Racial Bias in the Criminal Justice System

The year has been a tragic and visceral reminder that the Black American experience comes with an added cost. As the energy of progress starts to move the machinery of government, the conversation has quickly turned to a defining of what exactly the problem is.

The focus of that discussion is around the implicit or systemic racial bias in our criminal justice system. Statistics are how we try to make sense of what that means.

And everyone has their statistics. Some people on the Left would point to stats like: how Stop-and-Frisk policing disproportionately targets Black and Hispanic Americans or how Black Americans are disproportionately represented in prisons and in drug arrests. And there’re resources, like Ava Duverney’s Netflix documentary, 13th, which you can watch on YouTube for free right now, that give helpful context for those Statistics.

But a common critique for some of these stats are “Hey! You didn’t control for other non-racial causes.” They might phrase it like this “What you’ve pointed out is a disparity between Black and White Americans; but that doesn’t necessarily mean that there’s discrimination or racial bias against Black Americans.”

The stats we’ll talk about for this video will consider all sorts of variables. They account for crimes that were committed, poverty, education, age, mental health... the list goes on. We’ll look at stats that cut through the disparity and give us a glimpse at the underlying discrimination, or racial bias.


As we start to move through the criminal justice process, we start to see the disparities pretty early on.

We see it in traffic stops. A report showed that Black motorists in California were about twice as likely to be pulled over for “Reasonable Suspicion” Investigatory Stops for fitting the description of a suspect, which aren’t prompted by an observed crime or moving violation. So, you might assume that if Black motorists get pulled over more often, it’s because they speed or roll through stop signs more often, but this stat only looks at motorist pulled over without having committed an observable violation.

That fact would help explain why Black motorists in the US are about twice as likely as White motorists to be pulled over without being told why.

And even with racial bias appearing in traffic data, I find the most compelling evidence of racial bias comes from the testimonies of our Black countrymen and women.

Tim Scott, the Republican Senator from South Carolina, shared of his experience with racial profiling and mentioned that there was a single year during his time as an elected official where he was pulled over FIVE TIMES for "driving a new car in the wrong neighborhood or something else just as trivial."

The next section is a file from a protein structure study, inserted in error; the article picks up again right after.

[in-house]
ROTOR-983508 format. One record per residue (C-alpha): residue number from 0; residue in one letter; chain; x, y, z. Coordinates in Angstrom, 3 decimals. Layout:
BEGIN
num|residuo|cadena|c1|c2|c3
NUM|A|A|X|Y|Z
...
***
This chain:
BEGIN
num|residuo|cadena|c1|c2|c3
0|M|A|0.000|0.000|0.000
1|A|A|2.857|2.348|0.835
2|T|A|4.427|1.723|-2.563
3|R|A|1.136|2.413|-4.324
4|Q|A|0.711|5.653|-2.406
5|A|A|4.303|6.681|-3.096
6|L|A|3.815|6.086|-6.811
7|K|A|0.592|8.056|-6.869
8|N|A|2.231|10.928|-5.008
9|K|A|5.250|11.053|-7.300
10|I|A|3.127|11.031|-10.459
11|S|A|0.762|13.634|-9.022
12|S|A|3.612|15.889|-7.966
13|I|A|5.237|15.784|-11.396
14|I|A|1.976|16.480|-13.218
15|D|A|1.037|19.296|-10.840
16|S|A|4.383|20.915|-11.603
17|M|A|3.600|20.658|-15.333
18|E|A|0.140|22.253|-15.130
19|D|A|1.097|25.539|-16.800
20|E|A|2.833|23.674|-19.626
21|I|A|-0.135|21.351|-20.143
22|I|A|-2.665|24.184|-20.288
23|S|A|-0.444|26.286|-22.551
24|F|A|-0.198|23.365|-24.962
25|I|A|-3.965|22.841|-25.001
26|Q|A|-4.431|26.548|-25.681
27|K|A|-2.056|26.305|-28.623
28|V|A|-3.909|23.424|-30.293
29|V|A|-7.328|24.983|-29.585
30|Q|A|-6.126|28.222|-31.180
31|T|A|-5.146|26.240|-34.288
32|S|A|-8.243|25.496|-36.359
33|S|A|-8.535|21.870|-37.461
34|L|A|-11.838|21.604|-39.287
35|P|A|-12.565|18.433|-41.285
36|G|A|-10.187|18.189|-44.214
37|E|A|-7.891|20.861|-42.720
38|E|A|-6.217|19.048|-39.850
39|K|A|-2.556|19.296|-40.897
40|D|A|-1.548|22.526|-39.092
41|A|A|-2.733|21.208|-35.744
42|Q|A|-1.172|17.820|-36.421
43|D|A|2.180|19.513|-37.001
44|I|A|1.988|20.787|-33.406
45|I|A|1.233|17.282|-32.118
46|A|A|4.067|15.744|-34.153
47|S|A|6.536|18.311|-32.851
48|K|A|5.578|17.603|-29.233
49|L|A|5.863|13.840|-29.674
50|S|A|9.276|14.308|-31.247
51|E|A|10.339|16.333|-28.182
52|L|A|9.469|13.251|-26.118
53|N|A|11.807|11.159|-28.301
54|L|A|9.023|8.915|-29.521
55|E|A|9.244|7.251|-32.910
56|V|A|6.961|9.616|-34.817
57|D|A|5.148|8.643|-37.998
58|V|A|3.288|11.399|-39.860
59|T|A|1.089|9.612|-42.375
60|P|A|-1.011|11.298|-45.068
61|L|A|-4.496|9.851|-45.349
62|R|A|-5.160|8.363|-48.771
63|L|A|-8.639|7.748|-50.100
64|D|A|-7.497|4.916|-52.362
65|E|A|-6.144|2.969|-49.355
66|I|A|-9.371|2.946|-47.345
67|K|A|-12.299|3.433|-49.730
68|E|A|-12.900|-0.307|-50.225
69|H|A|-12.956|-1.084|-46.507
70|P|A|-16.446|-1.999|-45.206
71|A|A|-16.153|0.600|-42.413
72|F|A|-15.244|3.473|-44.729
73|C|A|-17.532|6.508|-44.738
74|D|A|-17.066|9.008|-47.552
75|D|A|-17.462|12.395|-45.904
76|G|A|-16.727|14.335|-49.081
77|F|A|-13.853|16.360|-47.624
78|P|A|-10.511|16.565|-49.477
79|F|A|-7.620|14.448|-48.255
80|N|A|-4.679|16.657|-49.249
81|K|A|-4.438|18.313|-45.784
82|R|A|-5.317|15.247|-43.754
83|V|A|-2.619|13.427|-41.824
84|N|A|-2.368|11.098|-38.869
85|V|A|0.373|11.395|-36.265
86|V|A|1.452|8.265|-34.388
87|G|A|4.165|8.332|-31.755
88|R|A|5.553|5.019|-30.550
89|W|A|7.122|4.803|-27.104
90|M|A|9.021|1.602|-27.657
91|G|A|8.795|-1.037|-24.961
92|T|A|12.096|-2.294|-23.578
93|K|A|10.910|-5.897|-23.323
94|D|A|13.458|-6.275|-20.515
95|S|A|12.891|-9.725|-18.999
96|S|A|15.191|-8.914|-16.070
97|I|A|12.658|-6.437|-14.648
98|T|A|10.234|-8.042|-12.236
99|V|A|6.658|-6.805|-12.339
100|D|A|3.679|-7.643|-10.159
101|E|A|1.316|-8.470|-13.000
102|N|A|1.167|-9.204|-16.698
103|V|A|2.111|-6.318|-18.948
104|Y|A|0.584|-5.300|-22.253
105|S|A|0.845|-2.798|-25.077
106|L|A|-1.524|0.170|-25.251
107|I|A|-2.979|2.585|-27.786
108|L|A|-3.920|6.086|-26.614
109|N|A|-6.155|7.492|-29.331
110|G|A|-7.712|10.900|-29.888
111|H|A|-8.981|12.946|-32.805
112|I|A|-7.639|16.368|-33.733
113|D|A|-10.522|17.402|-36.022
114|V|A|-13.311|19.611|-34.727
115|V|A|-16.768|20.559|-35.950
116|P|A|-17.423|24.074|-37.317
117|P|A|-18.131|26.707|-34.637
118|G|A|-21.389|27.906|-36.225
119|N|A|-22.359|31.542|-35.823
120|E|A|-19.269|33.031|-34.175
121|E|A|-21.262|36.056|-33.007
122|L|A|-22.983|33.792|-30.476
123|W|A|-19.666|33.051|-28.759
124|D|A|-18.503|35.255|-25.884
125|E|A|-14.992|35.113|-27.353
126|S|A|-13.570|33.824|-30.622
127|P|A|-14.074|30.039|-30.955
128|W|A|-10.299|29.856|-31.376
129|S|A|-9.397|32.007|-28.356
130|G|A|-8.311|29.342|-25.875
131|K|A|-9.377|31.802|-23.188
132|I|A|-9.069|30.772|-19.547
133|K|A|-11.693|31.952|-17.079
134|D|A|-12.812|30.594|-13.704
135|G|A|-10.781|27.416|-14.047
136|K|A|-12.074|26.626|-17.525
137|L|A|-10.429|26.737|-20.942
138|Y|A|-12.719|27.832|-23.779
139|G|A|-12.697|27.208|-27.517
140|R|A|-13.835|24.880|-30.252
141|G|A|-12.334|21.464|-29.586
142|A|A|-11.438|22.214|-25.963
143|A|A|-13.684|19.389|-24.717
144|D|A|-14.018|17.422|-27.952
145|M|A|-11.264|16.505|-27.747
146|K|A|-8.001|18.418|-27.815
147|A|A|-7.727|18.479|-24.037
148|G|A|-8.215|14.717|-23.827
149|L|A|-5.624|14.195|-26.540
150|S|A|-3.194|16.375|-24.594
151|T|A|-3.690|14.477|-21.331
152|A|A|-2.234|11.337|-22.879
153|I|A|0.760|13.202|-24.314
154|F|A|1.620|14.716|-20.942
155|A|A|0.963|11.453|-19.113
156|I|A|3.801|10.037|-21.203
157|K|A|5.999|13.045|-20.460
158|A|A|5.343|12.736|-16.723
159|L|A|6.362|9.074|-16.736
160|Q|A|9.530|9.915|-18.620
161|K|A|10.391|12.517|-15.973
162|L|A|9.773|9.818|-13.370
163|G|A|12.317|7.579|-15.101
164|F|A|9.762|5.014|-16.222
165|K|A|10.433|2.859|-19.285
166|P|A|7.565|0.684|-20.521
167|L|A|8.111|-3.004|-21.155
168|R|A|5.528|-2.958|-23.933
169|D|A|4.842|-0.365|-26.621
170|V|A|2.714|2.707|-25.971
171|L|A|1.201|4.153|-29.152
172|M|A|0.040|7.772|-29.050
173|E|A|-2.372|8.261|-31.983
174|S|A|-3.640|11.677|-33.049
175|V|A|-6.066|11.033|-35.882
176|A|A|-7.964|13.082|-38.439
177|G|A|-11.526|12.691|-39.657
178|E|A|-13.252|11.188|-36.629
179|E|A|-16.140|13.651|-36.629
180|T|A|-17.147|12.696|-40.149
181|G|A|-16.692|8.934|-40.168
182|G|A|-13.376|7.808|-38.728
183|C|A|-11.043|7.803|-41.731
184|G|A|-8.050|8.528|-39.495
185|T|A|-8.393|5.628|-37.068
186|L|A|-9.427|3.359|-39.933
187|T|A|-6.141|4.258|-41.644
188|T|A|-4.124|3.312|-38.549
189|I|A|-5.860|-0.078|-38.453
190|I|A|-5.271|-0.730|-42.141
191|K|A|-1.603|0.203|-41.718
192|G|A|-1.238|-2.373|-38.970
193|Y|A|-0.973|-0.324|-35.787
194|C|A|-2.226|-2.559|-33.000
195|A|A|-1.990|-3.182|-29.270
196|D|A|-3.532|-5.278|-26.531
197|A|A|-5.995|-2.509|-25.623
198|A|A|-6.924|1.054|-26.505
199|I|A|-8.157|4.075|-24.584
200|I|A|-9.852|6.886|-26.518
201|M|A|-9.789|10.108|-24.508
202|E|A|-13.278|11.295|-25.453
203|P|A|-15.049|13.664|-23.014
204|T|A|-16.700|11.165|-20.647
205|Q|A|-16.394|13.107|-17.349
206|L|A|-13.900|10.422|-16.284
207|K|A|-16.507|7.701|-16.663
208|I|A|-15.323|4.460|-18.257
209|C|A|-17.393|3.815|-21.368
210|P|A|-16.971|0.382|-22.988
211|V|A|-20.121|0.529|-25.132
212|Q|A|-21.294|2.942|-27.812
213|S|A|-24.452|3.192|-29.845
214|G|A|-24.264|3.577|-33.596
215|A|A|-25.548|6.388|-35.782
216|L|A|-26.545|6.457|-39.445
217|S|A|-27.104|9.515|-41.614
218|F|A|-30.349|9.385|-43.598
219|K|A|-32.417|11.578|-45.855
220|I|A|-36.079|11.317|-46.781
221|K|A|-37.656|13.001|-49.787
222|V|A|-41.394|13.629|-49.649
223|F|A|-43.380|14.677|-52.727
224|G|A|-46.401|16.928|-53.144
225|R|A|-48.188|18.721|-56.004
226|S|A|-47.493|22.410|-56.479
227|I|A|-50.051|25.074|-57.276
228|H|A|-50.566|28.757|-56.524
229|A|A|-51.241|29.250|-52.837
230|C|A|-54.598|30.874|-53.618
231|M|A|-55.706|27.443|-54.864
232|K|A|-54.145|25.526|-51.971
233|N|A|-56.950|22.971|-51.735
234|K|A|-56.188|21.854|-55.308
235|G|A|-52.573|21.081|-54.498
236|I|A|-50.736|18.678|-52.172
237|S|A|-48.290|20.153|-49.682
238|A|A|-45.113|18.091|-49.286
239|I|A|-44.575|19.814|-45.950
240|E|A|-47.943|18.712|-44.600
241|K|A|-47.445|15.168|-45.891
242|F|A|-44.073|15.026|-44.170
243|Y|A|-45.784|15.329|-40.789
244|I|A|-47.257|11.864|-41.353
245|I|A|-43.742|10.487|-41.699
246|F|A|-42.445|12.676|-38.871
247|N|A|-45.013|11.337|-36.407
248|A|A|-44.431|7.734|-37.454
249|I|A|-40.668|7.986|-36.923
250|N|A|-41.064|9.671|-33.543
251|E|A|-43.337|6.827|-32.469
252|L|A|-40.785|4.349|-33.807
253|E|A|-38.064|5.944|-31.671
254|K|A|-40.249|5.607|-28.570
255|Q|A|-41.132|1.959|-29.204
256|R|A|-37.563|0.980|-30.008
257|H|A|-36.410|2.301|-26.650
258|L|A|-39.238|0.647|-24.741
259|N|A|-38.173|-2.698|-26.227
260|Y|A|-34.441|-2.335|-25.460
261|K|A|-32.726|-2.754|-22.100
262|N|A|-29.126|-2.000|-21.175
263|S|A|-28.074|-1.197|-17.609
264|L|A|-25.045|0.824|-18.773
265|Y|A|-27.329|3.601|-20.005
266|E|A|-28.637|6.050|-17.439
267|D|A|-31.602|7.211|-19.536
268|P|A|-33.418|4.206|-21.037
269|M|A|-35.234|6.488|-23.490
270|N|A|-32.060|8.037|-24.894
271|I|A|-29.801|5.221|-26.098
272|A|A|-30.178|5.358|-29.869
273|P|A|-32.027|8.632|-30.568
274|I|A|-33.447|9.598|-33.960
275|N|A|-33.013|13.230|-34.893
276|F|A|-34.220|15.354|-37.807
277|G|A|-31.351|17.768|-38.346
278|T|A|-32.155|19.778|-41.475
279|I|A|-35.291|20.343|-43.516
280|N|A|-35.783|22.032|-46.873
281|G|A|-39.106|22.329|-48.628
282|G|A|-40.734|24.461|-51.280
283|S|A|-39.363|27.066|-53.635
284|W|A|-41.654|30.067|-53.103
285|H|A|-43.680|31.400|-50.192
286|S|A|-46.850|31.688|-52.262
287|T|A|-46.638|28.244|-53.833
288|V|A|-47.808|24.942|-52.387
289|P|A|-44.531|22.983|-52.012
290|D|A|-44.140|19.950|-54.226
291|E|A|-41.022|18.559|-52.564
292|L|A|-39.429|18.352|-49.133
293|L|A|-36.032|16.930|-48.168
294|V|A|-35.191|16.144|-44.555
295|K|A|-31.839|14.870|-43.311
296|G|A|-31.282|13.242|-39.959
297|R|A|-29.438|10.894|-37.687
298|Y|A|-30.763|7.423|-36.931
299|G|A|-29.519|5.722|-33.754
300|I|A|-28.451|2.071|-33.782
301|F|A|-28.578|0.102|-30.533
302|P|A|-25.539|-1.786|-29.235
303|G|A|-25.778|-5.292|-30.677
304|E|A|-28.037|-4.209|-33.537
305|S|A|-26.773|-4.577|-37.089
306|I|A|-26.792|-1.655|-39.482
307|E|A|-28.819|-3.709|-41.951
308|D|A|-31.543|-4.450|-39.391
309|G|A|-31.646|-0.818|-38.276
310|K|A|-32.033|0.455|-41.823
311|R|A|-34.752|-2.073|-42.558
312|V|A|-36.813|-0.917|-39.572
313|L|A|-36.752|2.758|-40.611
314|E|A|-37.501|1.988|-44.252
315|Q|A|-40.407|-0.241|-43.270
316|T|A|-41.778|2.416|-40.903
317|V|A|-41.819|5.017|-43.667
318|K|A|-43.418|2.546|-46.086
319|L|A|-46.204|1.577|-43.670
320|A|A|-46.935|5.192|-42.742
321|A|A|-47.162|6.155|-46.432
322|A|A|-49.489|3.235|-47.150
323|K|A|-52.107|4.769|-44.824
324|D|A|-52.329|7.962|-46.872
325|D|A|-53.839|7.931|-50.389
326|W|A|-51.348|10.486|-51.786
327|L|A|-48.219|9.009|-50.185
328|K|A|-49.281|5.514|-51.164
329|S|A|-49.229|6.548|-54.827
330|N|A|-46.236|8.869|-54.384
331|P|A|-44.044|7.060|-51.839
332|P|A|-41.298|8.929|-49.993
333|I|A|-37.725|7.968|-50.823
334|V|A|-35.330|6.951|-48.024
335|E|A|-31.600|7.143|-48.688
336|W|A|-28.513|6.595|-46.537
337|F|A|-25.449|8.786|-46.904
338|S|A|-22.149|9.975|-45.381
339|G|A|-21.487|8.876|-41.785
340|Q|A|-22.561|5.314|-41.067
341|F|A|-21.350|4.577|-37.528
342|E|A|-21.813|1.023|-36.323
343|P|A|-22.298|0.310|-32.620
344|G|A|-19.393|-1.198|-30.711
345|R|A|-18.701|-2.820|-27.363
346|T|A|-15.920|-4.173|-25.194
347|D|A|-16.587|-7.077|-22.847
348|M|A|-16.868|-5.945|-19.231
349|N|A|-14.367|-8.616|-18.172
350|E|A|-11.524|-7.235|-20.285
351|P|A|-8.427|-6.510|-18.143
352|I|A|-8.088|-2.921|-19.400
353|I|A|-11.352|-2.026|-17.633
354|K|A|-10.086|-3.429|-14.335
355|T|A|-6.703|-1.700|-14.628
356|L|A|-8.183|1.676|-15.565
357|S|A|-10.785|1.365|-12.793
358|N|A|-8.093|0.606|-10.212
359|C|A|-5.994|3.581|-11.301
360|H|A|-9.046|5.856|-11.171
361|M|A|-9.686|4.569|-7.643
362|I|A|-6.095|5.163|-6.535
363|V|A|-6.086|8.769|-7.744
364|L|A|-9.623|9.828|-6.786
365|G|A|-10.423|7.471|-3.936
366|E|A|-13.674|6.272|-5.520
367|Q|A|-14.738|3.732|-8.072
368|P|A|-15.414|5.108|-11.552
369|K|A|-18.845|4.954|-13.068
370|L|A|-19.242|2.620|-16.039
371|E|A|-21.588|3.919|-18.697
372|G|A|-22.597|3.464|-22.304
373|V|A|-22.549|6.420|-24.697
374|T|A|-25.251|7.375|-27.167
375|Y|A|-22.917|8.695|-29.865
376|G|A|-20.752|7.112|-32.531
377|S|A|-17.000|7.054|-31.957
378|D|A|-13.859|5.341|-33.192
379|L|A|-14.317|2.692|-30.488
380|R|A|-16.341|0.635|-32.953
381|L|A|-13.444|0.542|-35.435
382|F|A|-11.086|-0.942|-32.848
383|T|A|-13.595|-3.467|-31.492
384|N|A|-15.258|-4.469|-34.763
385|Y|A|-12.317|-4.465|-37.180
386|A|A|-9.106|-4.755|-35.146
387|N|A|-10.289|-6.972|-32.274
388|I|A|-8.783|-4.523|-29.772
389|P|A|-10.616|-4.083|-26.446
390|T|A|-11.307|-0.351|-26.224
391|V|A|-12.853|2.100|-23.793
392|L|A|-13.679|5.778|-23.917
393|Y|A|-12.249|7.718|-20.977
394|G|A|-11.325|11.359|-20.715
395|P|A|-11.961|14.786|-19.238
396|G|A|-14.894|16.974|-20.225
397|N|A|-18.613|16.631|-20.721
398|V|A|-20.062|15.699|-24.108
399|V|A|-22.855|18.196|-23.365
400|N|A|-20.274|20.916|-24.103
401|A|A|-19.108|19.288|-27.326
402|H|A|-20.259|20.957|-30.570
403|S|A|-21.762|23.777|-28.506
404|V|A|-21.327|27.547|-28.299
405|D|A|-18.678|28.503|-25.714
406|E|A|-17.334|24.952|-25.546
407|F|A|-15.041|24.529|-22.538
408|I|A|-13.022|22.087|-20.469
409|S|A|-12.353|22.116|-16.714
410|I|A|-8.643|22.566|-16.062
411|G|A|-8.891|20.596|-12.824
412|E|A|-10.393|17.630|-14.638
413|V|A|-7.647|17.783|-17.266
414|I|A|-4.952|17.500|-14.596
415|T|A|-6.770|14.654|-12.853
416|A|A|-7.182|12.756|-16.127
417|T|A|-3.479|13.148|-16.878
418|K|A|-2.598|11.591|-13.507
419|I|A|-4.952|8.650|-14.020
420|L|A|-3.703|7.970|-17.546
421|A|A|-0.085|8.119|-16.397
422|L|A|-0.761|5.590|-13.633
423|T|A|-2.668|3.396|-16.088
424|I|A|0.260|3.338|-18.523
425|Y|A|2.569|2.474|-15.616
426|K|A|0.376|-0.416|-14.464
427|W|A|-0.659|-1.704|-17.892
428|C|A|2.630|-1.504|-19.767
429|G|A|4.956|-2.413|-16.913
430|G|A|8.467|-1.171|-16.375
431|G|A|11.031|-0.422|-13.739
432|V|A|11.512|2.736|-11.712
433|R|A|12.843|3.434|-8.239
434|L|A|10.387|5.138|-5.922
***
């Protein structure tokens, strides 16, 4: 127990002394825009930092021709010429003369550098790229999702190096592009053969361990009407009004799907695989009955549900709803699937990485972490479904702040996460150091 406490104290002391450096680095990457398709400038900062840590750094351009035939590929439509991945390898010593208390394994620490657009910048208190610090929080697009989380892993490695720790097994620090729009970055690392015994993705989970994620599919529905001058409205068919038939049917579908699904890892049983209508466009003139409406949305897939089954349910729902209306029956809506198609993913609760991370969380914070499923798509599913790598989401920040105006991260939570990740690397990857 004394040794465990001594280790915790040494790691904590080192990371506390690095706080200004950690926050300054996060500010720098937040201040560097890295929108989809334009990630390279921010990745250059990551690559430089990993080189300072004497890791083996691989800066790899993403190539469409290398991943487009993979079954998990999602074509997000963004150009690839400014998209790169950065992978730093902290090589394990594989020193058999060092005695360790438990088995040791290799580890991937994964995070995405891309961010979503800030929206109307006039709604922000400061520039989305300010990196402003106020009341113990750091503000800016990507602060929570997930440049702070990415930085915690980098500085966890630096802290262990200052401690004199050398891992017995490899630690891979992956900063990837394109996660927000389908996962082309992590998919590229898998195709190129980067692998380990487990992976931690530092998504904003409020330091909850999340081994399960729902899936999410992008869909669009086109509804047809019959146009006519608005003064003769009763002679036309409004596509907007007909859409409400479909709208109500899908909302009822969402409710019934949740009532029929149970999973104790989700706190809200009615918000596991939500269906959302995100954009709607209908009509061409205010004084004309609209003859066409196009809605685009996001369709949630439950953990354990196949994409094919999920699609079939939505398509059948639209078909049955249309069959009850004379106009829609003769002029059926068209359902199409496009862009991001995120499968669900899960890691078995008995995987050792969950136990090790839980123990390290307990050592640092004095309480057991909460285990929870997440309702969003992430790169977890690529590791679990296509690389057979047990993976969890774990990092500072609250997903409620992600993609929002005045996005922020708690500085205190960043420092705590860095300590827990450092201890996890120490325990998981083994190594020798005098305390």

Those testimonies are, again, backed up by D.O.J. surveys.

A 2014 study showed increased symptoms of anxiety associated with increased number of Police stops. And so it’s easy for me to say, “Listen, when you get pulled over by the Police, keep your cool, be respectful, no quick movements, “ but I haven’t been pulled over 7 times in a decade let alone a year!


When it comes to police searches, you’ll find one of the most well-established patterns in Policing: Black people are more likely to be searched by Police, but those searches of Black people are less likely to uncover contraband or drugs.

This is known as the 'contraband test.' If Black civilians are less likely to carry contraband, and they get searched more often, racial bias is creating a less efficient police force. This study has been recreated time after time by team after team.

Black Americans simply get Wrongfully searched more than white Americans.


As well-established as the statistics on searches is that of arrests. A Black American is more likely than a White American to be arrested for drug charges while each group uses drugs at similar rates. So, even when racial groups commit crimes at equal levels, Black Americans are more likely to be caught. Which is, no doubt, due to the racial bias that we’ve seen up to this point in the criminal justice process. There’s an example of what this looks like in a Vice News video, and also most of us are probably aware of Henry Louis Gates, the Harvard Professor, who was arrested for trying to get into his own home whose front door was jammed.


When it comes to prosecutors bringing charges to a suspect; there’s an unexplainable racial disparity. When a Black suspect and a White suspect commit the same exact crimes the federal prosecutor is more likely to reach for that mandatory minimum sentence when the suspect is Black. That’s a disparity between criminals given the same crime and the same underlying facts and circumstances.


That’s one reason that Black Americans get 10 to 20% higher sentences than their White counterparts. And again, that’s after accounting for the exact crime that was committed, the perpetrators criminal history, age, poverty, and really just about everything.


Innocent Black people are 2.4x more likely to be wrongfully convicted of drug crimes and 3.5x more likely to be wrongfully convicted of sexual assault than their innocent White Counterparts.


We’ve just walked through a simplified criminal justice process, and I want to point something out about these statistics. A lot of this is just simple division.

For wrongful convictions, we look at the wrongful conviction rate for a crime divided by the conviction rate of that same crime. Do that for both Black and White racial groups and compare.

Sometimes the process is a bit more sophisticated than that; e.g., the sentencing studies that we cited used regression models to control for other factors.

That process allows us to get away from disparity and get a look at the racial bias of our criminal justice system.

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